OSP Fiber Optic Jargon
The key to understanding any technology is understanding the language of the technology – the jargon. We’ve started this book with an overview of fiber jargon to introduce you to the language of fiber optics and help you understand what you will be reading in the book. While we try to use the most common terminology, some particular applications for optical fiber have their own specialized terms, and when possible, we will try to include those terms also. We suggest you read this section first to help your understanding of the rest of the book and refer back to it when you encounter a term that you do not recognize. You can also use the definitions in the Glossary or the FOA Online Reference Guide for more explanations.
What is fiber optics?
Fiber optics is sending signals from one location to another in the form of modulated light guided through hair-thin fibers of glass or plastic. These signals can be analog or digital and voice, data or video information. Fiber can transport more information longer distances in less time than any copper wire or wireless method.
It's powerful and very fast - offering more bandwidth than any other form of communication!
First you need to know the language - the "jargon" - here's a list of terms you should know:
The Metric System
Optical Fiber: Thin strands of highly transparent glass or plastic that guide light.
Core: The center of the fiber where the light is transmitted.
Cladding: The outside optical layer of the fiber that traps the light in the core and guides it along - even through curves.
Buffer coating or primary buffer coating: A hard plastic coating on the outside of the fiber that protects the glass from moisture or physical damage. The buffer is what one strips off the fiber for termination or splicing.
Mode: A single "electromagnetic field pattern" (think of a ray of light) that travels in fiber.
Multimode fiber: has a larger core (almost always 50 or 62.5 microns - a micron is one one millionth of a meter) and is used with laser or LED sources at wavelengths of 850 and 1300 nm for short distance, lower speed data networks like LANs.
Singlemode fiber: has a much smaller core, only about 8-9 microns, so it only transmits one mode. Singlemode is used for telephony (long distance, metropolitan and fiber to the home) and CATV with laser sources at 1310 to 1550 nm. It can go very long distances at very high speeds.
Fiber ID: Fibers are identified by their core and cladding diameters expressed in microns (one millionth of a meter), e.g. 50/125 micron multimode fiber. Most multimode and singlemode fibers have an outside diameter of 125 microns - about 0.005 - 5 thousandths of an inch - just slightly larger than a human hair. International standards also have names for fibers that call out detailed specifications that include bandwidth capability or other special characteristics. Multimode fiber standards. Singlemode fiber standards.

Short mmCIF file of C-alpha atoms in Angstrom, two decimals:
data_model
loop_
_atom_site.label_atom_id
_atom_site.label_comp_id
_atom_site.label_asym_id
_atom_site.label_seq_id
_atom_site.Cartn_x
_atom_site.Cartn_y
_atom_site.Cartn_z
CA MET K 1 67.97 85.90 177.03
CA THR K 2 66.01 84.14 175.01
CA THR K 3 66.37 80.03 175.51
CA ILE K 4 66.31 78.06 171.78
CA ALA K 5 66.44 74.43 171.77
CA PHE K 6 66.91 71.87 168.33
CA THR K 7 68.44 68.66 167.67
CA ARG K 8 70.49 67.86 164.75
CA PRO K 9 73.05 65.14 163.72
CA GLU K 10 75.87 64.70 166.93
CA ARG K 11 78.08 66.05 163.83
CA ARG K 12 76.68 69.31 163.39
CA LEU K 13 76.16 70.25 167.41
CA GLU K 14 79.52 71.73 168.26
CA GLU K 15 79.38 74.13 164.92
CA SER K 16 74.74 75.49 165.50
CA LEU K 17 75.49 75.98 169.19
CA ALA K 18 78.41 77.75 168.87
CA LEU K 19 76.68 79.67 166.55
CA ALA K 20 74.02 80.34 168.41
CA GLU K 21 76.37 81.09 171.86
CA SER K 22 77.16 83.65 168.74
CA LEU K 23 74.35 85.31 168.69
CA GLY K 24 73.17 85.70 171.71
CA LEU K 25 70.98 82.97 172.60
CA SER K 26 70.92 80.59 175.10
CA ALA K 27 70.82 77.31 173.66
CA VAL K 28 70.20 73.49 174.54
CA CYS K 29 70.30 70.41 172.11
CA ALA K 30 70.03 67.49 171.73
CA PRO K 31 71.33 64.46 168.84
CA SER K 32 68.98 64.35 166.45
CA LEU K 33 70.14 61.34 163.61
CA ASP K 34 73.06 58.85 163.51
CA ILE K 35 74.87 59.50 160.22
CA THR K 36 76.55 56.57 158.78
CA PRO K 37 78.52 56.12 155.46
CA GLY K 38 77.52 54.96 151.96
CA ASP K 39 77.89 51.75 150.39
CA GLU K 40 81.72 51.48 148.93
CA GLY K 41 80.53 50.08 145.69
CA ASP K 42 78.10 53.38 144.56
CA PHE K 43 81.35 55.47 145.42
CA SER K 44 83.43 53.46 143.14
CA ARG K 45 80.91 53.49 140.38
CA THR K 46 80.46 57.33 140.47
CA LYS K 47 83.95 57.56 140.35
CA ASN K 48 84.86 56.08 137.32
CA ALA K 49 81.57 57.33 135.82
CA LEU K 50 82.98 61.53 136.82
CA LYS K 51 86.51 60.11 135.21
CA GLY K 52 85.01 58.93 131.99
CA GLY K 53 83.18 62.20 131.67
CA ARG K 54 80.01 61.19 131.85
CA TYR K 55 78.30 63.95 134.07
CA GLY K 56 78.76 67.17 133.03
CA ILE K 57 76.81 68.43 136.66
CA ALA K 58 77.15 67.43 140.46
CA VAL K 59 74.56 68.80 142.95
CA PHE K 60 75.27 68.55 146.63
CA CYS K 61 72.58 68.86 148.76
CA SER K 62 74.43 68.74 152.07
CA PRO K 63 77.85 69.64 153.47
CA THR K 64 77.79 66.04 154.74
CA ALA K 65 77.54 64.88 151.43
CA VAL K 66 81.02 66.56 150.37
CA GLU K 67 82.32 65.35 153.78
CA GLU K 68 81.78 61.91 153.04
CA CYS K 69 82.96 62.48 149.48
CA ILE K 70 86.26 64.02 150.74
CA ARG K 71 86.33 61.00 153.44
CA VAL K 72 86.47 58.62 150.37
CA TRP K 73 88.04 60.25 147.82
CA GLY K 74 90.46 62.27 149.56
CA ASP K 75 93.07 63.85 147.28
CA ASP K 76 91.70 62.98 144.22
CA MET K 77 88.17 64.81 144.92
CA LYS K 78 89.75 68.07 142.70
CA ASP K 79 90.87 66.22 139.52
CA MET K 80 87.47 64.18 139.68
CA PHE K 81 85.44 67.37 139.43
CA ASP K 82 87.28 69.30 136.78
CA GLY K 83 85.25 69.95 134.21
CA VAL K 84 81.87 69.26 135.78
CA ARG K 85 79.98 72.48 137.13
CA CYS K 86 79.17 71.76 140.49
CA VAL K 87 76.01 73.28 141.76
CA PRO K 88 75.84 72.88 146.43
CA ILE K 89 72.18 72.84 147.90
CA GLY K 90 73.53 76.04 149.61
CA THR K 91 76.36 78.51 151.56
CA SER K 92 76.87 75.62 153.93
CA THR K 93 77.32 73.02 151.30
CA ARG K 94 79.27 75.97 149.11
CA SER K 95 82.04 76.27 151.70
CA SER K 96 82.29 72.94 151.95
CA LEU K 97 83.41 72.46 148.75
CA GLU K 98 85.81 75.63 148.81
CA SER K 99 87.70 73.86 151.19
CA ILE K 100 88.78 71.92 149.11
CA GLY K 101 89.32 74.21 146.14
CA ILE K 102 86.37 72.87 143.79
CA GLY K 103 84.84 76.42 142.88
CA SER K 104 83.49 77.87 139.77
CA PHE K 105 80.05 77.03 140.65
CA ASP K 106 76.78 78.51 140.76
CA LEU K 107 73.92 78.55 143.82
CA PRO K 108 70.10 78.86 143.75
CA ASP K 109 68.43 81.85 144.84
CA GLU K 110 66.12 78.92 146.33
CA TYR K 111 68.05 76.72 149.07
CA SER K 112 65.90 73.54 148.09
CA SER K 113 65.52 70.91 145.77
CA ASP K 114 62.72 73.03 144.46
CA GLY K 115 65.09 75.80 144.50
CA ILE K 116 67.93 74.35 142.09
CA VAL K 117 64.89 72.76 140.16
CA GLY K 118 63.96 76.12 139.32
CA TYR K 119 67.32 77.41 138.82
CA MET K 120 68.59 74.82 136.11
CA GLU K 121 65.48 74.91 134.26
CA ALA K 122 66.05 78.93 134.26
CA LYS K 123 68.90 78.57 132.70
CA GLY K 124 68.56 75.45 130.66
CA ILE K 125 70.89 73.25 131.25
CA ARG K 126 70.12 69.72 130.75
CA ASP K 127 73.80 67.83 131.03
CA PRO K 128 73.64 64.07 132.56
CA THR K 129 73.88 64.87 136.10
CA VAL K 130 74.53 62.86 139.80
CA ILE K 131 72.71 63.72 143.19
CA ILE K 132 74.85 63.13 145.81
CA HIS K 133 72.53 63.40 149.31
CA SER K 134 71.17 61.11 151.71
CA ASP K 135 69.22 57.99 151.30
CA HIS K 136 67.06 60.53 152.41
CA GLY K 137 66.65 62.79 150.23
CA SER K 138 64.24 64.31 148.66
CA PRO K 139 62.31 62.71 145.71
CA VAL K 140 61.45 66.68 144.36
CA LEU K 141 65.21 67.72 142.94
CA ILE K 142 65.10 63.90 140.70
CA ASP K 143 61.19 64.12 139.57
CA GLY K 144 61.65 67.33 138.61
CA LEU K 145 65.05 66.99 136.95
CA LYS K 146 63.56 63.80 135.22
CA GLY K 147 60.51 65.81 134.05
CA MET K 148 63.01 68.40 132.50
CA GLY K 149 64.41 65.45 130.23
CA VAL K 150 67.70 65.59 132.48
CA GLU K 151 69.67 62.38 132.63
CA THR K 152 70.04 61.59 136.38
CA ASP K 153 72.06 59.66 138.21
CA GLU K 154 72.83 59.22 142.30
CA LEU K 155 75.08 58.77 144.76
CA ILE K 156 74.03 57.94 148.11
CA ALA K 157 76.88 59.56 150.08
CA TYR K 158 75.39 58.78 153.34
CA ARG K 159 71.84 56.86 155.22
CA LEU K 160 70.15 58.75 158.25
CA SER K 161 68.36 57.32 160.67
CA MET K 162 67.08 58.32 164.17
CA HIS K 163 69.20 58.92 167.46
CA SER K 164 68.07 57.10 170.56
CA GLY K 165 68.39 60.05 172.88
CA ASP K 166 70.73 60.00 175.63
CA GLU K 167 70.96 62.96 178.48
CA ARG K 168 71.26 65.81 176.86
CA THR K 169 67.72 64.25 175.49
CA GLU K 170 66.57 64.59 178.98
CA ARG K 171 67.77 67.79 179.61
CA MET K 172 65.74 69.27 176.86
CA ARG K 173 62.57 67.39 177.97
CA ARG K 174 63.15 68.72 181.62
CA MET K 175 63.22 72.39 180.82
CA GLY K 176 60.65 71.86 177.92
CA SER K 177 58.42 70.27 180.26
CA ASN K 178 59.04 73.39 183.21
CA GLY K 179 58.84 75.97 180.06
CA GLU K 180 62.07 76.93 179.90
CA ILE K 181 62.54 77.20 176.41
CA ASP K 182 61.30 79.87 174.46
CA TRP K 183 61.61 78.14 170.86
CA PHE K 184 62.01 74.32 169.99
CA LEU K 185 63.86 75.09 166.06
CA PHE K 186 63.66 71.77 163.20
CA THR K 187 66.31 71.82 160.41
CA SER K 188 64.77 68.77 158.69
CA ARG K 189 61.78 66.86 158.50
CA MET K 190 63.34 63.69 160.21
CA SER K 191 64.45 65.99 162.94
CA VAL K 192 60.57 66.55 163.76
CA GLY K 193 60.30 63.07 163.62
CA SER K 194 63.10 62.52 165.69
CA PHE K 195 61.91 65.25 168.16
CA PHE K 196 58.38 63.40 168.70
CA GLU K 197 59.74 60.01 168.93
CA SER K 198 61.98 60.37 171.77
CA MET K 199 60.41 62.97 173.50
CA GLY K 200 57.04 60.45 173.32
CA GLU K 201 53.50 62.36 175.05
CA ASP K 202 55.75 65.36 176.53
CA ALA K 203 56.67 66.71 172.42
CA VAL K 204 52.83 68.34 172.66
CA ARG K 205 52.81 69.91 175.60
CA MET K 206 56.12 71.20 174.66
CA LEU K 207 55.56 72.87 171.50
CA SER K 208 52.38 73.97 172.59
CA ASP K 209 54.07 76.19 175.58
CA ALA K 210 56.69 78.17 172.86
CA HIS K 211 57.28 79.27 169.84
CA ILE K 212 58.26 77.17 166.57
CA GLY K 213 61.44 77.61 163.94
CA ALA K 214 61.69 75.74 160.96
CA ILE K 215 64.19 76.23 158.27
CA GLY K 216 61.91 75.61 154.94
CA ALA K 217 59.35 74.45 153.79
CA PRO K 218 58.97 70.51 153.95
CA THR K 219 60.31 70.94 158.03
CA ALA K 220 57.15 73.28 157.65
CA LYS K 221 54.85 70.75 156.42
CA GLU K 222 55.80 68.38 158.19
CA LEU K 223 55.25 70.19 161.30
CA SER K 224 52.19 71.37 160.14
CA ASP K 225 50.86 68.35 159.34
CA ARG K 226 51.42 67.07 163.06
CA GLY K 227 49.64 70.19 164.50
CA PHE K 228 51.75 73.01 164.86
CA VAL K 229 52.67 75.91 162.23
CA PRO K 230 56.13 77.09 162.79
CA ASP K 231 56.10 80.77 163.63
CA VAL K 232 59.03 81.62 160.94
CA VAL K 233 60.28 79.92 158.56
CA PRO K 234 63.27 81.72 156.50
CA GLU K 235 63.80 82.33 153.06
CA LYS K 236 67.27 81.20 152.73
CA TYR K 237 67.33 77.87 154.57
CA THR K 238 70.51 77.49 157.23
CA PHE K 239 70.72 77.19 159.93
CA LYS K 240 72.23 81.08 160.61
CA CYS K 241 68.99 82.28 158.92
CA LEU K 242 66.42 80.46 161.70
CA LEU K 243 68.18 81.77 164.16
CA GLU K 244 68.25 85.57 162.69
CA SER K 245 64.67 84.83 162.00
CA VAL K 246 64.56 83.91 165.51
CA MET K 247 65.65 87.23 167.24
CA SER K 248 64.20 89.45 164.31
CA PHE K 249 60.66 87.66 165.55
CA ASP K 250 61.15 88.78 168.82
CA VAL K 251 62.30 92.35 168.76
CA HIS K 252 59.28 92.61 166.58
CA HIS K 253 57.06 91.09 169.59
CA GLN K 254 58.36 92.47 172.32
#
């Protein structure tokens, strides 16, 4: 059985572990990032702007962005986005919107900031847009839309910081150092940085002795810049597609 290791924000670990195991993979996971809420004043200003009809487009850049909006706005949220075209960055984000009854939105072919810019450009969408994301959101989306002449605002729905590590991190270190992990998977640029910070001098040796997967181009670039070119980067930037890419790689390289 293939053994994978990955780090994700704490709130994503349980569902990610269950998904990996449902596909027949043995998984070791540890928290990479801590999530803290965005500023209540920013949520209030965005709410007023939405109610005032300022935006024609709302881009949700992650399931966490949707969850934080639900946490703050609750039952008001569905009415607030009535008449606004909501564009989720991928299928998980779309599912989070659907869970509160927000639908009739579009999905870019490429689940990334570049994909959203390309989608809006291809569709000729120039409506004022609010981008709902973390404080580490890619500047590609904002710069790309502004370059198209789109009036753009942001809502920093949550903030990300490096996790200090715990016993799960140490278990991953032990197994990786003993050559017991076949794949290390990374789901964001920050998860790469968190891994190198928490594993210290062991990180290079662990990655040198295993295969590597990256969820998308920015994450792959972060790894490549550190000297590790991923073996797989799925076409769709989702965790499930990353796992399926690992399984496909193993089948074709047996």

Plastic optical fiber (POF): is a large core (usually 1mm) multimode fiber that can be used for short, low speed networks. POF is used in consumer HiFi and as part of a standard for car communication systems called MOST (go to http://www.mostcooperation.com/) More on POF.
Bend insensitive (BI) fiber: fiber that has been designed and manufactured to reduce losses caused by bends in the fiber. It is used in cables that are more likely to incur stress losses such as premises cables and microcables with densely-packed fibers. See this page on BI fibers.
For more on optical fiber, go here.
Fiber Optic Cable
Cable: Cable provides protection to the fiber from stress during installation and from the environment once it is installed. Cables may contain from only one to hundreds of fibers inside. Cables come in three varieties: tight buffer with a thick plastic coating on the fibers for protection, used mainly indoors, loose-tube, where fibers with only a primary buffer coating are inside plastic tubes, and ribbon, where fibers are made into ribbons to allow small cables with the largest numbers of fibers.
Jacket: The tough outer covering on the cable. Cables installed inside buildings must meet fire codes by using special jacketing materials.
Strength members: Aramid fibers (Kevlar is the duPont trade name) used to pull the cable. The term is also used for the fiberglass rod in some cables used to stiffen it to prevent kinking.
Armor: Prevents crushing and discourages rodents from damaging cable by chewing through it. Some cable called armored also includes layers of strengthening wires for use in extreme environments such as encountered by submarine cables.
Sheath: A term used for the combination of the jacket, armor and any other elements used to protect the fibers in a cable.
(Go here for more on cables)
Outside Plant Installations
Outside plant installations fall into four general categories, depending on the placement of the cable. Each requires cable types chosen for the installation and specialized equipment for placement.
Underground: Cables placed underground in conduit, often inside innerduct pulled in the conduit. Cables can also be blown into duct lines installed by trenching or plowing.
Direct Buried: Cable placed underground without conduit, placed in trenches, plowed into the ground or installed by directional boring.
Aerial: Cable placed above ground on utility poles.
Submarine: Cables placed underwater, including those in shallow water such as lakes or rivers as well as those used for ocean crossings.
Splicing and Termination
Connector: A non-permanent device for connecting two fibers in a non-permanent joint or connect fibers to equipment. Connectors are expected to be disconnected occasionally for testing or rerouting. (Parts for an ST connector are shown.)